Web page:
The 2016 Kia Optima and 2017 Kia Sportage are recalled due to a defect in the window regulator’s drum gear. This defect can lead to the regulator’s failure, preventing the window from moving up and down. In the worst cases, this defect can lead to a serious accident.
The regulator unit can break while the vehicle is in normal use. This problem is also common in Optimas equipped with a 2.4L engine. This failure can prevent the vehicle from moving forward. It can also cause the vehicle to roll away if the parking brake is not applied. This recall is aimed at preventing these accidents.
This defect affects the front window of the Kia Optima and Sportage. Kia has issued service bulletins to fix this issue, but they have not issued a class-wide recall. Owners have been frustrated with the lack of company support. Many were charged hundreds of dollars to repair a single window, and some of them had multiple failures.
A broken regulator may be the cause of the window’s problems. It may cause the window to stick or move intermittently. It may also make the window drop inside the door, or it may cause the window to make a clicking or chattering noise. Regardless of the cause, it’s advisable to get a replacement window regulator instead of waiting until it fails.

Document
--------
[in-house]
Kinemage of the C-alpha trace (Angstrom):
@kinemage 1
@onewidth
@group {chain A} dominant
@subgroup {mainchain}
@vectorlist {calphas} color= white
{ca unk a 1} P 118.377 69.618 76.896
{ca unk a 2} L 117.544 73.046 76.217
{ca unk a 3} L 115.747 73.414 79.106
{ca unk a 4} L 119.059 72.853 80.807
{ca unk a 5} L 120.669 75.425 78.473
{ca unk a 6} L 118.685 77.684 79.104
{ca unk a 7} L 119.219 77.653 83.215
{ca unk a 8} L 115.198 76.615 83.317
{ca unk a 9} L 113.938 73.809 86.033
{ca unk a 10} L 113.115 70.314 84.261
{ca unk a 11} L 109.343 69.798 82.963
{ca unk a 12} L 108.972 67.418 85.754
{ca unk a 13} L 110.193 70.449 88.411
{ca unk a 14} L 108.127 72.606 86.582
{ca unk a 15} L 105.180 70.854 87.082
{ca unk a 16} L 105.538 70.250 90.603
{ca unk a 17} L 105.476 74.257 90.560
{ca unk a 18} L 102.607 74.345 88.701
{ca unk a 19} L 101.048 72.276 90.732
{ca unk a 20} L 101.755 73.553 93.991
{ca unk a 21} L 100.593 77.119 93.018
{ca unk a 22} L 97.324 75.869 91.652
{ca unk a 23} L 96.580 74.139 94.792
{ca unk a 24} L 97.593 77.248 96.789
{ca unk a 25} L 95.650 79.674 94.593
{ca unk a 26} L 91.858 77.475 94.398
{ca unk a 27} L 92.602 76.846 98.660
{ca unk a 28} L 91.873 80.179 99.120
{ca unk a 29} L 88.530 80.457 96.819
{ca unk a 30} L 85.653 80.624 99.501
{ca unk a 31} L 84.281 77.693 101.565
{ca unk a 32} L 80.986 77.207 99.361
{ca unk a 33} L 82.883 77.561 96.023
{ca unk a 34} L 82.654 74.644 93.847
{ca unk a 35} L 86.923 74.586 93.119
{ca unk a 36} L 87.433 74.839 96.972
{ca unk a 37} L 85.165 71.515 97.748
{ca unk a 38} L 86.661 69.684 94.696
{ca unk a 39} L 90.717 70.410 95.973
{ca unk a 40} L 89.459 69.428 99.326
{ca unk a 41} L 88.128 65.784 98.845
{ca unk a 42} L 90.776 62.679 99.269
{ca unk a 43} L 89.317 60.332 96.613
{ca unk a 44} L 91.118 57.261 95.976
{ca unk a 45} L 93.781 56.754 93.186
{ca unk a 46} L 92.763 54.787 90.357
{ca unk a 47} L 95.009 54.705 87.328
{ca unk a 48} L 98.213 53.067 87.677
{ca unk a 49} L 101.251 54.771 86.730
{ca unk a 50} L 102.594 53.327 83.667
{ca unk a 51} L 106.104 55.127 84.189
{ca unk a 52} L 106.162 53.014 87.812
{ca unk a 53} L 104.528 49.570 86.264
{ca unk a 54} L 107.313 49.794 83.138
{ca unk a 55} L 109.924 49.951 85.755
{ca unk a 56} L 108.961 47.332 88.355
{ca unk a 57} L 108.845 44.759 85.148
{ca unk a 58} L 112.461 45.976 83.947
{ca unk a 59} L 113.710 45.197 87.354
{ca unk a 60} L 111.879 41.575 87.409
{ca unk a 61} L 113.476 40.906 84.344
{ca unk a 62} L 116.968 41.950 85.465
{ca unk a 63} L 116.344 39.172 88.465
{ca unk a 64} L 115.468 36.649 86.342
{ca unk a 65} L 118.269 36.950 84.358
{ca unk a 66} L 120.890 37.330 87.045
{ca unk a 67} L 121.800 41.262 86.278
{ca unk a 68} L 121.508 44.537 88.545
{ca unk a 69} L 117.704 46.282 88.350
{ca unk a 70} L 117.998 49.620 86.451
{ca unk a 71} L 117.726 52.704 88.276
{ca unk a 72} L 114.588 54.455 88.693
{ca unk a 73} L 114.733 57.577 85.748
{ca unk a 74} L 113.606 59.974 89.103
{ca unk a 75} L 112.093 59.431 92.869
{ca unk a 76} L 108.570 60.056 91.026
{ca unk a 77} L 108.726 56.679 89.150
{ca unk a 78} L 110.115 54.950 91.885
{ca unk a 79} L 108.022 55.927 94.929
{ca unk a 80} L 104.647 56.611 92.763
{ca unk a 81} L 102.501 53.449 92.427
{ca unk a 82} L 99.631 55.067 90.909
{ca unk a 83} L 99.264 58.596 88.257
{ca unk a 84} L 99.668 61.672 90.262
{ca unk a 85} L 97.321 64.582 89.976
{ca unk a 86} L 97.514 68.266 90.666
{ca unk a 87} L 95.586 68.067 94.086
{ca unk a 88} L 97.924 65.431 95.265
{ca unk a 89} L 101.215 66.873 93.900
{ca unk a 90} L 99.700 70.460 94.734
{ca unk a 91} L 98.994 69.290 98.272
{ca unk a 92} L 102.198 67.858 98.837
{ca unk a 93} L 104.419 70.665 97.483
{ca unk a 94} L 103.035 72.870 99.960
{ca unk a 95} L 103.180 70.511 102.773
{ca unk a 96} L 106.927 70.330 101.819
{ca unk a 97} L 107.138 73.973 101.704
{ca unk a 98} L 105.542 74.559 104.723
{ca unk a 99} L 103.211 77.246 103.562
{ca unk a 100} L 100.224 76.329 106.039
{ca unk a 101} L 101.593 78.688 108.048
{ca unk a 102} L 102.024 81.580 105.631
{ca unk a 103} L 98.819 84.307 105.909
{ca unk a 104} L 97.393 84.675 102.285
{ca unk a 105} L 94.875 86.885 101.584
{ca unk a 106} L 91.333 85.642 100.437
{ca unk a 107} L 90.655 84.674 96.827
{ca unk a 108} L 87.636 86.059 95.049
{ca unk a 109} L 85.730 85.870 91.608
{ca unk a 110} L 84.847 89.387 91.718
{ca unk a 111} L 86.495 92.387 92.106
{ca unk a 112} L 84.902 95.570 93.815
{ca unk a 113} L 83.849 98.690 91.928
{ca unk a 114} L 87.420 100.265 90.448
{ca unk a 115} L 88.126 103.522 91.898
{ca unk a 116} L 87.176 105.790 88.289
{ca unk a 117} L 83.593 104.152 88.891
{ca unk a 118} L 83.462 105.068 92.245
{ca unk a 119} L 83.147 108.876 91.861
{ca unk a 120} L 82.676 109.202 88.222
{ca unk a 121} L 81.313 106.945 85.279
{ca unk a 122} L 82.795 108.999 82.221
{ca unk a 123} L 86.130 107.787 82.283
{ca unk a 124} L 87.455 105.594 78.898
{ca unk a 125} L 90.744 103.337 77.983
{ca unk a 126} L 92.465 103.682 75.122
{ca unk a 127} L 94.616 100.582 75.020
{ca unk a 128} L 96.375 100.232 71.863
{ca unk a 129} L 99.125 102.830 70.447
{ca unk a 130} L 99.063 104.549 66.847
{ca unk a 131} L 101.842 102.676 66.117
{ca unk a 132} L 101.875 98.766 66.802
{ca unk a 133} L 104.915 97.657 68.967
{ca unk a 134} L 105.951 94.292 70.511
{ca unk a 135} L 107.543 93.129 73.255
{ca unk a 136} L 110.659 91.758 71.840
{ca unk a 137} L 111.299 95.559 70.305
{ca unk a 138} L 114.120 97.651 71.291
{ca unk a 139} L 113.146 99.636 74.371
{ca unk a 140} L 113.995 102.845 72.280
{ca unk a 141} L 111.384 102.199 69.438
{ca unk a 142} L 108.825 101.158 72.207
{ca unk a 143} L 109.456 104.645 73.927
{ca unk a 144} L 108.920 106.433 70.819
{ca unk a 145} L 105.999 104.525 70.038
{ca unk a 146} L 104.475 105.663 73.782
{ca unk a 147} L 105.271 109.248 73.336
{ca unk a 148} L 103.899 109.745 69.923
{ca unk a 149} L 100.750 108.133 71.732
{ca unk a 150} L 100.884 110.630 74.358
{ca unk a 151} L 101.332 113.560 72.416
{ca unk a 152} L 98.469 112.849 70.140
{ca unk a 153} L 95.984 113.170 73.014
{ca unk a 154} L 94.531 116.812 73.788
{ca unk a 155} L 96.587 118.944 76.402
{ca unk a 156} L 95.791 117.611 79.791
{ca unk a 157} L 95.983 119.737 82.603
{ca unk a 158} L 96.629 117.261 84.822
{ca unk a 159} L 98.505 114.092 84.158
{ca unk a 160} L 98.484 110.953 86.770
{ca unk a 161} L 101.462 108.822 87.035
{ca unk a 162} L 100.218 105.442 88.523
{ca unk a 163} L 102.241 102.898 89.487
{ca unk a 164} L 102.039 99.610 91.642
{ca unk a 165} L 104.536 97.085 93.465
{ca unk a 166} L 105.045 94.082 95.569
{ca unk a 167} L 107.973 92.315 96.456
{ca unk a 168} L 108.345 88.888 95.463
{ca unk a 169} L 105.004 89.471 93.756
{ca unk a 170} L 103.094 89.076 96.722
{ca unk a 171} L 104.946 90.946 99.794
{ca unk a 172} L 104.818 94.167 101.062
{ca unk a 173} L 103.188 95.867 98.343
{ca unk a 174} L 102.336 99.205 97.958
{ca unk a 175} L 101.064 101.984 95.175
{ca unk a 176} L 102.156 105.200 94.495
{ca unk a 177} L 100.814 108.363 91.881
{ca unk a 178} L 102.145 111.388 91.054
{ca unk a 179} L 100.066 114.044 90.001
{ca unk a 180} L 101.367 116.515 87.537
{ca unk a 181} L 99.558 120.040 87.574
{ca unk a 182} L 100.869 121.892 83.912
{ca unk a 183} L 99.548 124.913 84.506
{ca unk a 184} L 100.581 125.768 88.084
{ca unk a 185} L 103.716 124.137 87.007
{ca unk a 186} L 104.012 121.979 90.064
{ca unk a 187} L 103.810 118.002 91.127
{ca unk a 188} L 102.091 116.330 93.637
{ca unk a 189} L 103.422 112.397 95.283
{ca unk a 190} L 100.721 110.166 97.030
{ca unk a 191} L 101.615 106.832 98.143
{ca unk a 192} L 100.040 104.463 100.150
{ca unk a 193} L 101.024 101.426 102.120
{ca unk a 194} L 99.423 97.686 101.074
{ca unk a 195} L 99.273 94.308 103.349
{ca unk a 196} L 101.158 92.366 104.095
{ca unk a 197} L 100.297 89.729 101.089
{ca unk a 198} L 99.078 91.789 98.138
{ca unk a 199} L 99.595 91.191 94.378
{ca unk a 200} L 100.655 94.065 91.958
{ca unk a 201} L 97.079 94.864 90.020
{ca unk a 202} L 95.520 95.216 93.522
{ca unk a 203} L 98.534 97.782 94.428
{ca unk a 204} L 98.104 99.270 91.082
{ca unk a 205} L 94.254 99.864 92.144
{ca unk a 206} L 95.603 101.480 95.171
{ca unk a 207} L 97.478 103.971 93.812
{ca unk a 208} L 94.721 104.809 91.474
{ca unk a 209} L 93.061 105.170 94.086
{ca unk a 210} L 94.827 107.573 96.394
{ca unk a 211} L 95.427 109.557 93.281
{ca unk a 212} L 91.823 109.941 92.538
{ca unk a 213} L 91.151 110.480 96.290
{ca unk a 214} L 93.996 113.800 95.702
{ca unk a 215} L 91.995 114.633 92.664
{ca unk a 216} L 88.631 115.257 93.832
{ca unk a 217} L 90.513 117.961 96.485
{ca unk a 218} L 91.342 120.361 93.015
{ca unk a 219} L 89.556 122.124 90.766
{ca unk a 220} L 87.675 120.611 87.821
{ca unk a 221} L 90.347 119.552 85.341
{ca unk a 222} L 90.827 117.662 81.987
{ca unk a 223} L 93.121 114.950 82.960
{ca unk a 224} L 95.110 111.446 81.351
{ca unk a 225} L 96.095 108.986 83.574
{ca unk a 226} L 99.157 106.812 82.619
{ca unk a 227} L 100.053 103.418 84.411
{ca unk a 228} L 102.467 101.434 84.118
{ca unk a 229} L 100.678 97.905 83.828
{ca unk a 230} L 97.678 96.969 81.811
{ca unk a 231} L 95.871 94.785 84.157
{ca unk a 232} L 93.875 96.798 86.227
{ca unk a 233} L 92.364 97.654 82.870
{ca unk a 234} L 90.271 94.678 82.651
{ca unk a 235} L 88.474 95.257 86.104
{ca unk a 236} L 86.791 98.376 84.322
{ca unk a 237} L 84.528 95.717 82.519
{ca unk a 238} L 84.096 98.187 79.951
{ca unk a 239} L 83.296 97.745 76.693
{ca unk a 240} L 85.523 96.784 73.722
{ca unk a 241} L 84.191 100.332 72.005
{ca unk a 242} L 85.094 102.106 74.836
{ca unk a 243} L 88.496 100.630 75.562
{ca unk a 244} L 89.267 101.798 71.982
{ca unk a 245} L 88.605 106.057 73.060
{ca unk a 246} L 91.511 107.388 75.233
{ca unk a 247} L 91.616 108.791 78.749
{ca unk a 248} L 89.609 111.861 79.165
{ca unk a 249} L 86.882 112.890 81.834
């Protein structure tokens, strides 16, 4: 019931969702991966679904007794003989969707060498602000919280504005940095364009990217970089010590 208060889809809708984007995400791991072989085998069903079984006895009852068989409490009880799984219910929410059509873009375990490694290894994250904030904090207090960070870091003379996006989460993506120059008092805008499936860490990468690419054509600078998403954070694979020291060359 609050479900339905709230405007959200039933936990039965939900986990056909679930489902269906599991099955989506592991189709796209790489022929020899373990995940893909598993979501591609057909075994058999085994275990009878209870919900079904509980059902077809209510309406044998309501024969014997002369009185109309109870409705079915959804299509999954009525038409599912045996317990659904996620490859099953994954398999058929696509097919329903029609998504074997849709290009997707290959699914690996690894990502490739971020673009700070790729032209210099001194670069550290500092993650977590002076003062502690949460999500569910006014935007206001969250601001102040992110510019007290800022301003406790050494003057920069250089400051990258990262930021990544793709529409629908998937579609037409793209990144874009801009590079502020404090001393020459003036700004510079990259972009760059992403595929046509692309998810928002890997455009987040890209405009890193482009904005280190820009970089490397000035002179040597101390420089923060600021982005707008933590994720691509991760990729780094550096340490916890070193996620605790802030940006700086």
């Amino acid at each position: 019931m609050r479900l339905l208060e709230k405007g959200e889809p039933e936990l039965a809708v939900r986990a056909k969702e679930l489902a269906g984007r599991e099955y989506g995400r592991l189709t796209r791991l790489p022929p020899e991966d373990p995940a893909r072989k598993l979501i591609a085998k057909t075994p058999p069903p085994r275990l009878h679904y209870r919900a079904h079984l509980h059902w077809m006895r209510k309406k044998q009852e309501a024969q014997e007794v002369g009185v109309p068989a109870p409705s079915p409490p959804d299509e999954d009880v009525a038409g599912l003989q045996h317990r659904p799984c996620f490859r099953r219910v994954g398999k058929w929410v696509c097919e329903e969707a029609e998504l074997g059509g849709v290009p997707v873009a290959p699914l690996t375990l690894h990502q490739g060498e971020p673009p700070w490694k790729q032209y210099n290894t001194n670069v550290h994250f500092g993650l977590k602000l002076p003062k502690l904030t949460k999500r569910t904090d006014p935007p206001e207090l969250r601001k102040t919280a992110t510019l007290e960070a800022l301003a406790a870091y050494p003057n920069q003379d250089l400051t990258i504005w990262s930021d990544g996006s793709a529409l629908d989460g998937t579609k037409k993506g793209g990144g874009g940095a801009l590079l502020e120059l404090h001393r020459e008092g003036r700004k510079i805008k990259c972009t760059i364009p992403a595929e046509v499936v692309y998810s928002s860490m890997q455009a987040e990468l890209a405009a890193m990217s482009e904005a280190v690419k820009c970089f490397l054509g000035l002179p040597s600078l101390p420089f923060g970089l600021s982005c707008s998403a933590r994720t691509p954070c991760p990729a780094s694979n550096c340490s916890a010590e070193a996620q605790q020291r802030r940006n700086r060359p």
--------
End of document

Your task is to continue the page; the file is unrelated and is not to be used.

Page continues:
The 2016 Kia Optima window regulator recall affects models made in 2008 and later. The defect affects the window regulator drum. The drum gear could separate or break, and this could cause the window to become stuck and unusable. In some instances, the window may become inoperable, and the affected owners may be entitled to compensation.
In addition to the window regulator problem, the 2016 Kia Optima engine may also have problems with overheating and excessive vibration. It may also have an increased risk of fire. The NHTSA recall affects 75,600 cars. Some owners report problems with their vehicle’s engine, excessive oil consumption, and airbag issues.
The window regulator is a complicated assembly, which comprises several different parts. The regulator provides the force required to keep the window in place. These parts work together in a system called a cable-operated window regulator. It is best to get a mechanic to fix the window regulator in your car.